This is a remarkable story. And I couldn’t let an opportunity pass to share the incredible details with you. If only to offer some hope that an era beyond the “cut, poison, burn” approach to curing cancer may actually be on the horizon.
The subject of the story is a 52-year-old Florida woman named Judy Perkins. Doctors told her nearly three years ago that she had only three months to live before her end-stage breast cancer would kill her.
Despite having had her breast and all of her lymph nodes removed — and then going through both chemo and hormonal therapy — her cancer still spread to her chest and liver.
But today, she’s cancer free. Thanks to Dr. Steven Rosenberg at the National Institutes of Health — and a new treatment that used her own immune cells to fight the disease.
What a real breakthrough looks like
After studying Judy’s immune cells, scientists were able to identify the white blood cells with the unique ability to identify genetic mutations and fight cancer.
They identified the specific DNA mutations by examining and sequencing small pieces of tissue from the tumors. Once they pinpointed the immune cells that targeted these mutations, they harvested those cells, and grew an army of them in a lab.
Then they infused Judy with roughly 90 billion of them — alongside an experimental drug called pembrolizumab. This drug is a “biologic,” one of a new crop of treatments that, as I explained a couple months back, hasn’t proven very effective against advanced breast cancer in the past.
But with the addition of this new form of immunotherapy, we may actually be getting somewhere. Because within just ten days of treatment, Judy’s tumors began to shrink.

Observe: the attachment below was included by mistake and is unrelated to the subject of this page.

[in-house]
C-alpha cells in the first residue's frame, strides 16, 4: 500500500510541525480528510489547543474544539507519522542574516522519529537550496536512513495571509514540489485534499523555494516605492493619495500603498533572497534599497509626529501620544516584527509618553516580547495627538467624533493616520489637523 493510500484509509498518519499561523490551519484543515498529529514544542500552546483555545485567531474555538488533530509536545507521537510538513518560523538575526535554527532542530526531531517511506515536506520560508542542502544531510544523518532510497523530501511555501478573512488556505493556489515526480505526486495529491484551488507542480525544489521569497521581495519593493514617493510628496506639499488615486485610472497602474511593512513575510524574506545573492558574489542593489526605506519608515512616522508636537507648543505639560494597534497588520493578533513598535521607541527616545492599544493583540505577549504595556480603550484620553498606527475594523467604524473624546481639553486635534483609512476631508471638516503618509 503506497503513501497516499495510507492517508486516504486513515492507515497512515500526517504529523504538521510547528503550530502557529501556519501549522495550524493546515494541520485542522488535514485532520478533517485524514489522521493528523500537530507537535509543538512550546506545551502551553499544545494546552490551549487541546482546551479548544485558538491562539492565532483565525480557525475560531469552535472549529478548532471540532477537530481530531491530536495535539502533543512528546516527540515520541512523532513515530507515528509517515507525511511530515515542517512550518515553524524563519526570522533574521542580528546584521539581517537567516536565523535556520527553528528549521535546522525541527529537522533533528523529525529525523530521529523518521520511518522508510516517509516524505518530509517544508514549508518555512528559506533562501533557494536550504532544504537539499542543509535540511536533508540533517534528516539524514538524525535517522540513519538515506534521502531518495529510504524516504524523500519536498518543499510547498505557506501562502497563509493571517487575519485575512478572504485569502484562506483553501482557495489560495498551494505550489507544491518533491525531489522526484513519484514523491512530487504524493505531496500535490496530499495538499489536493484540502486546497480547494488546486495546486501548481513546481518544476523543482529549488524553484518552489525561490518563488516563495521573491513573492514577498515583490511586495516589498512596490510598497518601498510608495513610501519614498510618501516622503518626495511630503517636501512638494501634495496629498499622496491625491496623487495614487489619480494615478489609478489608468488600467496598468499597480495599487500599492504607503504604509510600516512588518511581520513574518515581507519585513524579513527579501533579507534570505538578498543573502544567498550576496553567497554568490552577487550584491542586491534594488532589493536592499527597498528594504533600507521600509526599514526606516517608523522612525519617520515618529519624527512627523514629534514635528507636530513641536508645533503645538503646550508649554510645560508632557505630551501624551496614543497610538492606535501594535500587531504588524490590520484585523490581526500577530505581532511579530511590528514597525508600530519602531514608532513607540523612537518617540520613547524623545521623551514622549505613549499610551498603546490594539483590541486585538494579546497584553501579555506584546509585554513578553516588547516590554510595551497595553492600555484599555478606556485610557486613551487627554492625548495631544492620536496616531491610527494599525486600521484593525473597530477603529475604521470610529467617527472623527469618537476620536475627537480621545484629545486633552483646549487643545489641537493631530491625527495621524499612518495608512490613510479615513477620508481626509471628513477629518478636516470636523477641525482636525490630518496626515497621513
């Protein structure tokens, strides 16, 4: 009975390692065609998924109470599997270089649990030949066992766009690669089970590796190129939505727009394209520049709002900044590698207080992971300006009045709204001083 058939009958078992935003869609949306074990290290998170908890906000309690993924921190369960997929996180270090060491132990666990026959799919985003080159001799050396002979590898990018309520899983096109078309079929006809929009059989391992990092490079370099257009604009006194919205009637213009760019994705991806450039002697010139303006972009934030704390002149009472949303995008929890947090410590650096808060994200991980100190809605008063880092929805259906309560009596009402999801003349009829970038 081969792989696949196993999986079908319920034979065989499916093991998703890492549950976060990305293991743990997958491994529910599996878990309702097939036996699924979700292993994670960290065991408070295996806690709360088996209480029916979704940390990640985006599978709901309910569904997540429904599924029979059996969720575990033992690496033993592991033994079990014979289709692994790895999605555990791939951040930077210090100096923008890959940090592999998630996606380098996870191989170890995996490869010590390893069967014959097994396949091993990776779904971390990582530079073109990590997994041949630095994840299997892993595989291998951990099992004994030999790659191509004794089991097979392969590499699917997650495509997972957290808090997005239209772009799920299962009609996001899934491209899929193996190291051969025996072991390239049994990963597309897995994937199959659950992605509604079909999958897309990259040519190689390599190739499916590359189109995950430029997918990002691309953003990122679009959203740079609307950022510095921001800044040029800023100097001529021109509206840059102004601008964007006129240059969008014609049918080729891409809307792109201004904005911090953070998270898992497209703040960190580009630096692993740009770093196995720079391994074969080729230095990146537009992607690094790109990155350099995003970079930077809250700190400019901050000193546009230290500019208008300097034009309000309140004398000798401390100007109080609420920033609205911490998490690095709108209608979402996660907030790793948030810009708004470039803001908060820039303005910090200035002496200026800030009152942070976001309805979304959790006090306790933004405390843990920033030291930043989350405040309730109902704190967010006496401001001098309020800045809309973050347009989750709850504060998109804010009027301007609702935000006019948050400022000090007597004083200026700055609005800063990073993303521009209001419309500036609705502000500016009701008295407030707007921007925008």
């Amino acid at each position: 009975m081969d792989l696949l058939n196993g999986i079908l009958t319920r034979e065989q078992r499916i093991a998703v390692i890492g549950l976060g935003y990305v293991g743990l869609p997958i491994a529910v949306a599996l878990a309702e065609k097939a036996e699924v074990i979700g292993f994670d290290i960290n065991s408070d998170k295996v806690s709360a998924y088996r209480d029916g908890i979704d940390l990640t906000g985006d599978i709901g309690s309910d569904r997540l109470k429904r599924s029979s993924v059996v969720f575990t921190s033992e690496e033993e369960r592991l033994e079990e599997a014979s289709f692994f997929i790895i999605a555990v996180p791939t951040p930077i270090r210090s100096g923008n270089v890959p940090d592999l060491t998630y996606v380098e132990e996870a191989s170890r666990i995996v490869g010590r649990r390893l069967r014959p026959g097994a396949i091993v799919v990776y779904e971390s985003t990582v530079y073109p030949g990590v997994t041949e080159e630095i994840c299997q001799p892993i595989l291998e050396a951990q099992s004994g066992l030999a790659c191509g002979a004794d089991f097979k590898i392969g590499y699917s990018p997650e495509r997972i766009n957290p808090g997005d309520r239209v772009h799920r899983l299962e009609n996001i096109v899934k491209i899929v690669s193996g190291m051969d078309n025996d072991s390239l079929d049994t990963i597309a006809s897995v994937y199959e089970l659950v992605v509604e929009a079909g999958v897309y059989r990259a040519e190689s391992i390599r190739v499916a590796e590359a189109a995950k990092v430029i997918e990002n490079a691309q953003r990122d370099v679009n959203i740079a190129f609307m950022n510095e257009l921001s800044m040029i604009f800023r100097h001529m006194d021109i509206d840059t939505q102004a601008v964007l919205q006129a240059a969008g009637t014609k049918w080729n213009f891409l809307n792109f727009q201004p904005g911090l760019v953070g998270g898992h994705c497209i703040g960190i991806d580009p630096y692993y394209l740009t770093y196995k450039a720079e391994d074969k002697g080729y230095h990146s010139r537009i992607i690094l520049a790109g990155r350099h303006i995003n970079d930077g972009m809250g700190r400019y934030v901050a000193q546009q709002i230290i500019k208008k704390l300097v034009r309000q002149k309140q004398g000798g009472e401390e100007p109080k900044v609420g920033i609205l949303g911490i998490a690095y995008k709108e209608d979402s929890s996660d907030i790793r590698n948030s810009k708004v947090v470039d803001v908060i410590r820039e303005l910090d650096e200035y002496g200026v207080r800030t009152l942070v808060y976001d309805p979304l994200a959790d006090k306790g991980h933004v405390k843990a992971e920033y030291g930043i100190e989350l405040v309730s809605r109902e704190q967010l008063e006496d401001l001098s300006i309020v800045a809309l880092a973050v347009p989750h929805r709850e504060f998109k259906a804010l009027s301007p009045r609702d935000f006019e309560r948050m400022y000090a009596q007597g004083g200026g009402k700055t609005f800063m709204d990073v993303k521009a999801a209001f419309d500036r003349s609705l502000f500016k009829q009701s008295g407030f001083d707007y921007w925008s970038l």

What’s more, the infused immune cells remained in her system for at least a year-and-a-half after she first received the treatment. Presumably keeping the cancer from coming back.
Effective against prostate and ovarian cancer
Dr. Rosenberg’s treatment is still very experimental. So he only accepts patients with especially aggressive and lethal cancers. Most of his patients, like Judy, have been told that they only have months to live.
But if this approach eventually makes its way to a larger patient population, we could actually have a real-life “miracle” on our hands. At the very least, it’s poised to change the way we treat cancer forever.
It could mean, for example, that each patient starts receiving a unique “drug” designed from the components of their own immune system. Which sounds crazy on the surface. But when you think about it, that’s exactly how your body fights off cancer in the first place.
The trouble is that breast cancers (as well as prostate and ovarian cancers) have relatively few genetic mutations. And that’s one reason why your immune system might have trouble hunting them down.
But this treatment has been so successful, that full clinical trials against ovarian and prostate cancers are in the planning stages now, too. And while this option won’t be available to the general public anytime soon, there is at least the possibility of study recruitment.
In the meantime, I think we all know who probably won’t be footing the bill for this research. And that’s Big Pharma.